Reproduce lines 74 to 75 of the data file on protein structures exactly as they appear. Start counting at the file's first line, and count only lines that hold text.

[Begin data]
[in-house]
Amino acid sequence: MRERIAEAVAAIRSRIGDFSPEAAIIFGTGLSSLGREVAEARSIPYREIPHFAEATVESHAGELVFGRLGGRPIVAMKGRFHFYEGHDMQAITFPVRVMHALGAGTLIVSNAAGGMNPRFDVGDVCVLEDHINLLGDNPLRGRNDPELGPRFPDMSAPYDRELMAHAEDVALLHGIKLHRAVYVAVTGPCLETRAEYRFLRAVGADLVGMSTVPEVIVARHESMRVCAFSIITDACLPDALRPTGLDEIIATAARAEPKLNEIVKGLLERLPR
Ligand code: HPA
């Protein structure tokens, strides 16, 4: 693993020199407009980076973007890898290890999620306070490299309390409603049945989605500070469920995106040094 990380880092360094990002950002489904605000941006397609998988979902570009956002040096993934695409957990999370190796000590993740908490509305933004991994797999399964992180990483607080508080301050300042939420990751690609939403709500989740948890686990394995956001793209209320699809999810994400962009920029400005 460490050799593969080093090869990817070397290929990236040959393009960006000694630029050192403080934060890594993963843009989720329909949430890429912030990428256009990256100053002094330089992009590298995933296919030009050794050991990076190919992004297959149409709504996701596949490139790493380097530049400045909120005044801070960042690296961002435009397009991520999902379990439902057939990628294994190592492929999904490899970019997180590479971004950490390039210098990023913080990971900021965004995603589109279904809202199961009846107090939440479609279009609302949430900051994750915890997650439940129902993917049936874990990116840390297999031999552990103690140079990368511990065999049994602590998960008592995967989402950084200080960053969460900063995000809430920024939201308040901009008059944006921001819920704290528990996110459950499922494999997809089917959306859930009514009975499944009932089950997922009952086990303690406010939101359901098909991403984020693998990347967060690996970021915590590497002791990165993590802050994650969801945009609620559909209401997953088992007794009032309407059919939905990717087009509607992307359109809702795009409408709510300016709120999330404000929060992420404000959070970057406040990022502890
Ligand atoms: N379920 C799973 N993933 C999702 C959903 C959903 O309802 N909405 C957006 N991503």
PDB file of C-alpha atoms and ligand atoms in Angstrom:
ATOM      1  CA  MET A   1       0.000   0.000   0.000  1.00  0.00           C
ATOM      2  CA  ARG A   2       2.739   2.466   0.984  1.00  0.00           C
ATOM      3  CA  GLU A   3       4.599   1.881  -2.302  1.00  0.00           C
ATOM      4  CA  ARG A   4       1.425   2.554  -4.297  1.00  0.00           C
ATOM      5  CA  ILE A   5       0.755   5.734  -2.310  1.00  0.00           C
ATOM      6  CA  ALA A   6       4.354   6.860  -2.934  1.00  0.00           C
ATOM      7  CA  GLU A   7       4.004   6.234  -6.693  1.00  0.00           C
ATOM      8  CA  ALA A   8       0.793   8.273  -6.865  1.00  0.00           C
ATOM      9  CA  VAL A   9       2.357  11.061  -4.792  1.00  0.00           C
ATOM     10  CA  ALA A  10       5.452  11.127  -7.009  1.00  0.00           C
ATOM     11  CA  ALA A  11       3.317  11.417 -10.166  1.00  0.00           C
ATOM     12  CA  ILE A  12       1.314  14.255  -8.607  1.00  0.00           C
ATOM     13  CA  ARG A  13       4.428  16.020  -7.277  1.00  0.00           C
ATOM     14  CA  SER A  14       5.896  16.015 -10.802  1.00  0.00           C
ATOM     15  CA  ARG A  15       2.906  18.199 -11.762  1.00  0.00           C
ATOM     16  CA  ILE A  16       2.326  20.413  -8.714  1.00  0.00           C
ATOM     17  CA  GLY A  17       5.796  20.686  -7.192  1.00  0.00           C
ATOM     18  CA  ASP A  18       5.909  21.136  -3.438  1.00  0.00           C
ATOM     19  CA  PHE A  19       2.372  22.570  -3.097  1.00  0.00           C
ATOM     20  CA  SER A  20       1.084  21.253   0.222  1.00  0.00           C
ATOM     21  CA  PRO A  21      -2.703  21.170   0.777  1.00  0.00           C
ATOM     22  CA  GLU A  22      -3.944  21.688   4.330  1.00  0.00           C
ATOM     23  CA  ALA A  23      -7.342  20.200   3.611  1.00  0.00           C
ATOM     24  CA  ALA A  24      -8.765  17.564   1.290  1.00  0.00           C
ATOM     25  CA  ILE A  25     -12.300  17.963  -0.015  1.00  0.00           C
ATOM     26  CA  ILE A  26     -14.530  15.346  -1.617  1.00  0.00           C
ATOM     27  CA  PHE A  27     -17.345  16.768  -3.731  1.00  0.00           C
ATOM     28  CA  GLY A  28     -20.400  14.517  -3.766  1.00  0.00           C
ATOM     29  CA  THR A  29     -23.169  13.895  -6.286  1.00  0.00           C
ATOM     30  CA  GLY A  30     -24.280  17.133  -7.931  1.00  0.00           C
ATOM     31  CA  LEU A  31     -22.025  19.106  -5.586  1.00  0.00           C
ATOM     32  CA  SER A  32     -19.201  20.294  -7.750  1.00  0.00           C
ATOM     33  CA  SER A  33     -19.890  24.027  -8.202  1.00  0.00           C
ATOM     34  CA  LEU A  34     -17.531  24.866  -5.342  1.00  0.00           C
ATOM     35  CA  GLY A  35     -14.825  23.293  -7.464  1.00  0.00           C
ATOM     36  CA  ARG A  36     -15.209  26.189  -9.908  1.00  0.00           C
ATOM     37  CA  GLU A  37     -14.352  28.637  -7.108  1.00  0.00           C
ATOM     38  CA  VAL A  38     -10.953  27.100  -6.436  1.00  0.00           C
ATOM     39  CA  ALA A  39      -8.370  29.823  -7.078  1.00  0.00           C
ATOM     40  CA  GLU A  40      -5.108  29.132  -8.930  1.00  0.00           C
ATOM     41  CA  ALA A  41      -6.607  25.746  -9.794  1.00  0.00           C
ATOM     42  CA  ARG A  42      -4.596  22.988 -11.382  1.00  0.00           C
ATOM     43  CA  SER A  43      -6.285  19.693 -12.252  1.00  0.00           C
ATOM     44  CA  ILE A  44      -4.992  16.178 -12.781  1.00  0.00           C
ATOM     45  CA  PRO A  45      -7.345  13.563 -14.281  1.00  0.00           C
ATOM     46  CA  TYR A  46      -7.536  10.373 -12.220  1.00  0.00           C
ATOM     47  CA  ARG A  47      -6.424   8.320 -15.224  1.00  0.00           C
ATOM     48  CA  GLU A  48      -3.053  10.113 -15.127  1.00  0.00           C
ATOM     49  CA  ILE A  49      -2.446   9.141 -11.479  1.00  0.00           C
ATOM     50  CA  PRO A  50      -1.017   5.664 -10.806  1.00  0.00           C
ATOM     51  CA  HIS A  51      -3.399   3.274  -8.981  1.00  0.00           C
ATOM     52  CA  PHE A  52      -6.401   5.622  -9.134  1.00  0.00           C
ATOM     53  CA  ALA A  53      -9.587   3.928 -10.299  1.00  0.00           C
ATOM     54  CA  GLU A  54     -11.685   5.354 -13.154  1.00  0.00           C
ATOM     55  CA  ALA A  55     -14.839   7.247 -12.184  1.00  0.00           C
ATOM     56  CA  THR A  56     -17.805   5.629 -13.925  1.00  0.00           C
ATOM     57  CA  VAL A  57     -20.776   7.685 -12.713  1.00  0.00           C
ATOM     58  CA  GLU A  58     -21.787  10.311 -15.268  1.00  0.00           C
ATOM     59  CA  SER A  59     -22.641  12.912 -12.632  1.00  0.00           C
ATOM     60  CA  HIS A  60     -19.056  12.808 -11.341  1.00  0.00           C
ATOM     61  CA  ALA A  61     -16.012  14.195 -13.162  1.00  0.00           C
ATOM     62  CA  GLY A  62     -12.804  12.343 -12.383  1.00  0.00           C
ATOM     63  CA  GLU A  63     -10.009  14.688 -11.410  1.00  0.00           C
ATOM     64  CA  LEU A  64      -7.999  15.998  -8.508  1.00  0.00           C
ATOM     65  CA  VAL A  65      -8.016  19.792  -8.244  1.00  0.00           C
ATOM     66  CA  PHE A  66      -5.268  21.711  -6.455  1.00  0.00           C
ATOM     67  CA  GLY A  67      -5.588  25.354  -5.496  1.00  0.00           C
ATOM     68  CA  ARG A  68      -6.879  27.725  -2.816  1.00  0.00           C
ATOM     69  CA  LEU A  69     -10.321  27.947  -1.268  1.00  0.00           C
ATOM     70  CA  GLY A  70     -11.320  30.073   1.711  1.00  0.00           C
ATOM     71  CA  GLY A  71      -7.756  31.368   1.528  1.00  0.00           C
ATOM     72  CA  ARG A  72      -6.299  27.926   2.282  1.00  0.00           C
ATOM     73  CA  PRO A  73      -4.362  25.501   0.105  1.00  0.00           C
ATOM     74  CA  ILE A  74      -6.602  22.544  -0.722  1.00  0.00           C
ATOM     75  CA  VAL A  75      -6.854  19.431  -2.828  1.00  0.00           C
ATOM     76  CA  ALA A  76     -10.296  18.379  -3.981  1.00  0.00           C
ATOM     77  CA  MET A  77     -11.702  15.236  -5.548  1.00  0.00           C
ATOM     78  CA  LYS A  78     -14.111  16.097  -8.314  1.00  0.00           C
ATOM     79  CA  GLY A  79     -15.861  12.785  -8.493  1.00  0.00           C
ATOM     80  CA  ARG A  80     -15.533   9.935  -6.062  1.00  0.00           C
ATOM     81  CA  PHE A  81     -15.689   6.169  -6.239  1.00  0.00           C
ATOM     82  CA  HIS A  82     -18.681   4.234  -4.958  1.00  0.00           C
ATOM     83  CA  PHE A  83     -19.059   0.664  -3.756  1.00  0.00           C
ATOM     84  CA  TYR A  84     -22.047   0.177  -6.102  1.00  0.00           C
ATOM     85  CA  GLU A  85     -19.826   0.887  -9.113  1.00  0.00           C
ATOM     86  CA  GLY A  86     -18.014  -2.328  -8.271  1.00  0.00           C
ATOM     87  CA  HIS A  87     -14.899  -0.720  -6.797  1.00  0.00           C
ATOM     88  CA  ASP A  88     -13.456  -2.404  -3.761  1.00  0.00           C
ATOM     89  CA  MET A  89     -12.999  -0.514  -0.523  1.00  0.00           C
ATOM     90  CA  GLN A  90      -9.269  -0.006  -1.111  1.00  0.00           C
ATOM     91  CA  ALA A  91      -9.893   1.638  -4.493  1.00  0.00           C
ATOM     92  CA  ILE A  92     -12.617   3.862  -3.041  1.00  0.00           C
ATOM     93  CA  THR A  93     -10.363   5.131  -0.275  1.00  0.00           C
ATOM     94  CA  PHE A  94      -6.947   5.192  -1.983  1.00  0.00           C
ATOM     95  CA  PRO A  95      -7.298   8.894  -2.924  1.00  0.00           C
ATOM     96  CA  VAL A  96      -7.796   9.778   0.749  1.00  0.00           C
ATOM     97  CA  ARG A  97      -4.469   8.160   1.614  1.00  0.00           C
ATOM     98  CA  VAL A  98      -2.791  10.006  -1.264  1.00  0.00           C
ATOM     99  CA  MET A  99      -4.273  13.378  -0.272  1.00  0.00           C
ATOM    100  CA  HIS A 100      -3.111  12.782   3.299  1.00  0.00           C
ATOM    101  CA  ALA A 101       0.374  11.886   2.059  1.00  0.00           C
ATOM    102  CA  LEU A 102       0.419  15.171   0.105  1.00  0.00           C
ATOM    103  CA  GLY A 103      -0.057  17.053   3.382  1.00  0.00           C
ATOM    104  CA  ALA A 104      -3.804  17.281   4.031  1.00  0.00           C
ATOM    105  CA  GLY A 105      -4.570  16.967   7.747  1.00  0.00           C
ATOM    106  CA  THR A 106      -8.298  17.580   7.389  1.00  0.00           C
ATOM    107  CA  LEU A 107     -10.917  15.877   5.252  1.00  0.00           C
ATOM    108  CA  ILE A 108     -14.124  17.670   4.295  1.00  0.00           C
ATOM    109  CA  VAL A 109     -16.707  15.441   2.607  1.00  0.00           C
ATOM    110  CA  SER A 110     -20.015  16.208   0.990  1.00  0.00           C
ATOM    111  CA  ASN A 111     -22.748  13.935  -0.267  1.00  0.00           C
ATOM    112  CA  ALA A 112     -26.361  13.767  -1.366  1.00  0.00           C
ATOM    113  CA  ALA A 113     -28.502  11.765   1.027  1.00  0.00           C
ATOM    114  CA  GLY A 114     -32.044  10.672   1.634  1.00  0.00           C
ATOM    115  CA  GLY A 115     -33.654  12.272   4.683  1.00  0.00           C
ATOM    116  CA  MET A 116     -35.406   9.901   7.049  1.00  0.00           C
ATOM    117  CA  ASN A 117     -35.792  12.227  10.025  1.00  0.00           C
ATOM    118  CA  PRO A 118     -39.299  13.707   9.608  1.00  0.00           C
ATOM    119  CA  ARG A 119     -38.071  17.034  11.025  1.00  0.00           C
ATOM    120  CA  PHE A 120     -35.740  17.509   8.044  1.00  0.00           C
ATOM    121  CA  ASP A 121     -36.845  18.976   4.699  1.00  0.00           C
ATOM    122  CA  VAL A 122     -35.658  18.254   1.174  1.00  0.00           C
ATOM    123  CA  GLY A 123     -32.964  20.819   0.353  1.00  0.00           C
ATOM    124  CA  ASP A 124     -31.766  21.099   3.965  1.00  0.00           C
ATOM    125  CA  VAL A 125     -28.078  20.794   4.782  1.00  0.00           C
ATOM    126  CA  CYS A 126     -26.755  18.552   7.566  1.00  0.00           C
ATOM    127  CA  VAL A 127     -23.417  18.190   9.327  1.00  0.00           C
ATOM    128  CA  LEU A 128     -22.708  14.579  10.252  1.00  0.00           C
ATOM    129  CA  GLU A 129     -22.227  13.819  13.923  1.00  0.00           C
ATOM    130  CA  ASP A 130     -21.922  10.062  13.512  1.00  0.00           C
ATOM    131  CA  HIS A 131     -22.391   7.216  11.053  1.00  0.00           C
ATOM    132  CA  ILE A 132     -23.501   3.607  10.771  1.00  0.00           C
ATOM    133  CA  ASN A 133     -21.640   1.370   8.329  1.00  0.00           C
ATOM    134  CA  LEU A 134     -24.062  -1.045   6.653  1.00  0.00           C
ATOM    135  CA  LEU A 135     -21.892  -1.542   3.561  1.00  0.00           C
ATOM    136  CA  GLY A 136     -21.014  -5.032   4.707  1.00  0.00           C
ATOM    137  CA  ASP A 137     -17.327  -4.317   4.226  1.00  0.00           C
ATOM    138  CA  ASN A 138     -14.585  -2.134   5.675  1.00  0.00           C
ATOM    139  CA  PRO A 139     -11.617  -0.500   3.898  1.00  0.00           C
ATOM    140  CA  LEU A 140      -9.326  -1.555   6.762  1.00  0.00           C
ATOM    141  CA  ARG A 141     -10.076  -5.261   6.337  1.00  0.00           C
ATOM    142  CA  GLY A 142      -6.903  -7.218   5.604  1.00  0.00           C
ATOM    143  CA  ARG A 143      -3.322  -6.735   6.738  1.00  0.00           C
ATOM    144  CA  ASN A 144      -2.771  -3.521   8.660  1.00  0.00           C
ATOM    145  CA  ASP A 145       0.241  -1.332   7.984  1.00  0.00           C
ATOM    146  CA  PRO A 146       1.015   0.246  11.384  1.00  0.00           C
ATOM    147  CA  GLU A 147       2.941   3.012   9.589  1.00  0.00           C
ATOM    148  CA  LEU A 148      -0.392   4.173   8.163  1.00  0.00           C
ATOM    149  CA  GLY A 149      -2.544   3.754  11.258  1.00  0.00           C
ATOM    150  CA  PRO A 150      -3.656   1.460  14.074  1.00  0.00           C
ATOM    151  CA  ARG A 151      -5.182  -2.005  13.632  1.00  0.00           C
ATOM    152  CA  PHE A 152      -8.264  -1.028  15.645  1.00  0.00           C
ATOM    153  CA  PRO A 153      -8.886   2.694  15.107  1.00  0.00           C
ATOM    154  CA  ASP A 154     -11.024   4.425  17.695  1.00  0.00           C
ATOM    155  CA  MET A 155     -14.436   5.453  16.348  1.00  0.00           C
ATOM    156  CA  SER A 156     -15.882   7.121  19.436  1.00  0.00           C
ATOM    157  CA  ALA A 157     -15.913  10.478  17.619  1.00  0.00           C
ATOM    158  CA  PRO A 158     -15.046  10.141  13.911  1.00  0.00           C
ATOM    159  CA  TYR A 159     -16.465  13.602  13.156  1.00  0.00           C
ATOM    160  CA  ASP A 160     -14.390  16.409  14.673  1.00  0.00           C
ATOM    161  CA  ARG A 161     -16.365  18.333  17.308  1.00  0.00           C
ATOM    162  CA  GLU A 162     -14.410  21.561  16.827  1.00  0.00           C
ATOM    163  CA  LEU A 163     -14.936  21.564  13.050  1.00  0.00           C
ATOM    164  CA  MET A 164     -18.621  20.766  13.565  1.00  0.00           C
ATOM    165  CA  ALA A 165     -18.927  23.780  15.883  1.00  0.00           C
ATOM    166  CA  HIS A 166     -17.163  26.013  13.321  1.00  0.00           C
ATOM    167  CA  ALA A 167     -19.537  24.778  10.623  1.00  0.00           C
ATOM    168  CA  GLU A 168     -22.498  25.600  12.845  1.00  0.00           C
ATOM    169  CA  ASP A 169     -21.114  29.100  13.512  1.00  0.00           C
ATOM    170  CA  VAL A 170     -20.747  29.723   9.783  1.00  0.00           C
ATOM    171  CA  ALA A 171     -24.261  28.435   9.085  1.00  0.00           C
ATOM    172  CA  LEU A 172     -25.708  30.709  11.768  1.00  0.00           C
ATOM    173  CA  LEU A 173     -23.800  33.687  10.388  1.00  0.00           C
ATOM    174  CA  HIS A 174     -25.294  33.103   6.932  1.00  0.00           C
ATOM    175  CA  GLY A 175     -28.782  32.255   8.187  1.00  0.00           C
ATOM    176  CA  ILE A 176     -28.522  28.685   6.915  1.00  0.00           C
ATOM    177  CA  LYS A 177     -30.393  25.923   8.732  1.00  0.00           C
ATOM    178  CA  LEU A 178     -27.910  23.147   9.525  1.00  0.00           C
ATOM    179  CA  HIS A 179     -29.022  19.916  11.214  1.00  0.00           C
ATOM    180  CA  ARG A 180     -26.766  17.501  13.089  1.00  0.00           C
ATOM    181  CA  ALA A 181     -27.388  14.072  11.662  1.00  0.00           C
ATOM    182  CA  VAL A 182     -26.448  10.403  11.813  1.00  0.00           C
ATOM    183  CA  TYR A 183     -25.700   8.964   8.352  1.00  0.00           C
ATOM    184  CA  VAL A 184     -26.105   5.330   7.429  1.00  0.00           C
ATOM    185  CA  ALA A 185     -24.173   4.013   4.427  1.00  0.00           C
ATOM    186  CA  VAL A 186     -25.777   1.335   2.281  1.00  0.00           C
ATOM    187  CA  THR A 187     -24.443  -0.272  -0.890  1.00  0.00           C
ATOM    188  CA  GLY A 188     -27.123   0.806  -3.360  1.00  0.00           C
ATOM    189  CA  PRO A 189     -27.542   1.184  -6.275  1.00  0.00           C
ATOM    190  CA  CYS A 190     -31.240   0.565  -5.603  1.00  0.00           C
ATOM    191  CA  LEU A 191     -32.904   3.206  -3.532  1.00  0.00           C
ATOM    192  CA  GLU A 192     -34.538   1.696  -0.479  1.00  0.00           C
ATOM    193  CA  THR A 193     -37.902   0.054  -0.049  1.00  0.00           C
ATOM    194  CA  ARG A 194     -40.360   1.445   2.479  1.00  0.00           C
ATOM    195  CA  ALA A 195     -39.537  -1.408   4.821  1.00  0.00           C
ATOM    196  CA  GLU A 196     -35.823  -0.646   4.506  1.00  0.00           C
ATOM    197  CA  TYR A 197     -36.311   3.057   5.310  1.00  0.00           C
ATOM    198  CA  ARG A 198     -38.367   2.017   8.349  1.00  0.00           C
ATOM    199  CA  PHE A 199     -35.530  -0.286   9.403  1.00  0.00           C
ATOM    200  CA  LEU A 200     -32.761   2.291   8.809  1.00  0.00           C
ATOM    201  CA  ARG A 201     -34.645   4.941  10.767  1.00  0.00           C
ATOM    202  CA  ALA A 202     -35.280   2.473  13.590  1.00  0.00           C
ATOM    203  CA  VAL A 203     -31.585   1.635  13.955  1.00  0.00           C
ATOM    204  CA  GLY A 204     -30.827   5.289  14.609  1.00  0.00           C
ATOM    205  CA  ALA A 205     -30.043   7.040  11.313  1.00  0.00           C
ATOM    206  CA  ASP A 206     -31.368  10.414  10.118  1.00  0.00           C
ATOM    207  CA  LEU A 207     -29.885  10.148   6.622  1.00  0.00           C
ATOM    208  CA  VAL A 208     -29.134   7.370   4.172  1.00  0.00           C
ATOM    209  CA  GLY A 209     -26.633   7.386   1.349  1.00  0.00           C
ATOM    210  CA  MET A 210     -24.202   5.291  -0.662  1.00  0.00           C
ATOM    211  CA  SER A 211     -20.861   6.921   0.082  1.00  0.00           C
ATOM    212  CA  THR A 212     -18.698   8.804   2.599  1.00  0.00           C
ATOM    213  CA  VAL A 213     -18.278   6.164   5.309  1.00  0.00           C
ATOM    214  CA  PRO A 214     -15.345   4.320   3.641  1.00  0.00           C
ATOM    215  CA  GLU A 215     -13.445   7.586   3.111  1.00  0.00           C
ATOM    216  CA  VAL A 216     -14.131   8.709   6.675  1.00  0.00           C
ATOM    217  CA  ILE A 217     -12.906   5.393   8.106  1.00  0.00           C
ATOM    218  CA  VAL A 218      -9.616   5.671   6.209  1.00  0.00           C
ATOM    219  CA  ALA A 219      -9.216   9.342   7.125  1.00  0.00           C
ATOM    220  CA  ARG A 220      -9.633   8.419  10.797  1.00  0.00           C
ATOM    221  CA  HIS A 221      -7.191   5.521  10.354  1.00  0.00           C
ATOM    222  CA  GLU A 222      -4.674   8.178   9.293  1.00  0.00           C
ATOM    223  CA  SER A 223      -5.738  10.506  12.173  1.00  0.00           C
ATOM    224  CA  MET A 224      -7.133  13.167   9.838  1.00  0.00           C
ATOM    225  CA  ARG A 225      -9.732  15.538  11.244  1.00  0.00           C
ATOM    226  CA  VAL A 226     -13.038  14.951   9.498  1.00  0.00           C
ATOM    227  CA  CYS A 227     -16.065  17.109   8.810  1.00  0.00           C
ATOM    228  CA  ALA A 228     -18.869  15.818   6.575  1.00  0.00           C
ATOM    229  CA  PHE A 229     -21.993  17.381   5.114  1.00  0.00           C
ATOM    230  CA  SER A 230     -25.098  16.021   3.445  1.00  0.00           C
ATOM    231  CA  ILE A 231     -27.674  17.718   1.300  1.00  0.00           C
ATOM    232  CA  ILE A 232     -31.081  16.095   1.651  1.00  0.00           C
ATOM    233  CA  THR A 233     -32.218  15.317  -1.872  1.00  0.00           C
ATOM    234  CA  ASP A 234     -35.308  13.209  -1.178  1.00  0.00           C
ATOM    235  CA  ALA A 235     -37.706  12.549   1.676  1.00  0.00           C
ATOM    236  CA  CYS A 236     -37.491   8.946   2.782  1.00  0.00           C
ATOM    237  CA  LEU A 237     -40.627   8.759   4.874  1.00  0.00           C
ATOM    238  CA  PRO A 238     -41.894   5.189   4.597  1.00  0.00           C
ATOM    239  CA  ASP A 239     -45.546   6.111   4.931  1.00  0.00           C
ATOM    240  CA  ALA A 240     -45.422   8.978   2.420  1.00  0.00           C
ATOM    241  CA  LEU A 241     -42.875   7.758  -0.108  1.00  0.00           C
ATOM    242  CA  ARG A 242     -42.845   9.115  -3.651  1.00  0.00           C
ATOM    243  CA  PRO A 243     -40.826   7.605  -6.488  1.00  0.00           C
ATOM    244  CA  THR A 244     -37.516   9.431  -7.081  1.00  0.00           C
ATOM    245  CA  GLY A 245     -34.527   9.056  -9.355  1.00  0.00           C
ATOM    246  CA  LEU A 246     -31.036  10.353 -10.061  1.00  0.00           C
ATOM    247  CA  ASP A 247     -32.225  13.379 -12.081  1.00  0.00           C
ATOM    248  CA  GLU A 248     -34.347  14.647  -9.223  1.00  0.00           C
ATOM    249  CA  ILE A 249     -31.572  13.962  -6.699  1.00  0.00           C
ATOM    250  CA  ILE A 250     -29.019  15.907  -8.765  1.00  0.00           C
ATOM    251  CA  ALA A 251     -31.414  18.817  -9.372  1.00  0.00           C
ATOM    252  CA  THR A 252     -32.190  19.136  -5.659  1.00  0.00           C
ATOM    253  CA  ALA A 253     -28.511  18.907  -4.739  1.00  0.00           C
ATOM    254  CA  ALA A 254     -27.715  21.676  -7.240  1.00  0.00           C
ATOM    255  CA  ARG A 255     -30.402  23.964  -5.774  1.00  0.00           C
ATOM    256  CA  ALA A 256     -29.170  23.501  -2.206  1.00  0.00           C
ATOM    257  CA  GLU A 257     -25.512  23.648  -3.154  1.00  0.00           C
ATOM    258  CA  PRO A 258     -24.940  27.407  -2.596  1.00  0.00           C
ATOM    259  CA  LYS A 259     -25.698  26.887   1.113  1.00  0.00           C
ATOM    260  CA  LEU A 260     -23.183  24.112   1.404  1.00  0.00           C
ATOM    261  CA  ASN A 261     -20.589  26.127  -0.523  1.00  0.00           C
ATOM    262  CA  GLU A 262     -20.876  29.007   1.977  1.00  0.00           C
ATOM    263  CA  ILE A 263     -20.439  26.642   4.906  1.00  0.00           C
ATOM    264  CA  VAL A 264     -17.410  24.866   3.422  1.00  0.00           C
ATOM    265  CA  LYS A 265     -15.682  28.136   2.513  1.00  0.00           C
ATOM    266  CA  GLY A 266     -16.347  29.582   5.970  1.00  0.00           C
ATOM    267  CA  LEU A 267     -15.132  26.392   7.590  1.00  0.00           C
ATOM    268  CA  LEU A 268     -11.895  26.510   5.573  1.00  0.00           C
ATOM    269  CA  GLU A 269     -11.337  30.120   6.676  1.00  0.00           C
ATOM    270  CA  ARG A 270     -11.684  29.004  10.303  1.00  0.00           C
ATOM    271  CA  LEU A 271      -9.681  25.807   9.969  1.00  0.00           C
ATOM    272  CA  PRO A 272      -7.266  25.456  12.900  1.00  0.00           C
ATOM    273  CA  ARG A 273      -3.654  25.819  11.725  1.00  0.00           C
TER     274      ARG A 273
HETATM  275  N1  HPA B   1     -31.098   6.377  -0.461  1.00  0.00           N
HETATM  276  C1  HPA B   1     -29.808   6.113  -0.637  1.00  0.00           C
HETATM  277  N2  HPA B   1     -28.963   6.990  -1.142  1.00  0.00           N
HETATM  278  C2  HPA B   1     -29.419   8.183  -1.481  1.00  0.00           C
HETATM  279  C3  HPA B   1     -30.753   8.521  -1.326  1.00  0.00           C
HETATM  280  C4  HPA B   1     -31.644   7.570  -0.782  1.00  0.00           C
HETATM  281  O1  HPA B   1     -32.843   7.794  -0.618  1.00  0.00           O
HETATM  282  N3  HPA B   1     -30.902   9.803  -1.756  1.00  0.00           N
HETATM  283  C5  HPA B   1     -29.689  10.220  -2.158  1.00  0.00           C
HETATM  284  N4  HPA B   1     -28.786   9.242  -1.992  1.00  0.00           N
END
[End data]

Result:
ATOM     68  CA  ARG A  68      -6.879  27.725  -2.816  1.00  0.00           C
ATOM     69  CA  LEU A  69     -10.321  27.947  -1.268  1.00  0.00           C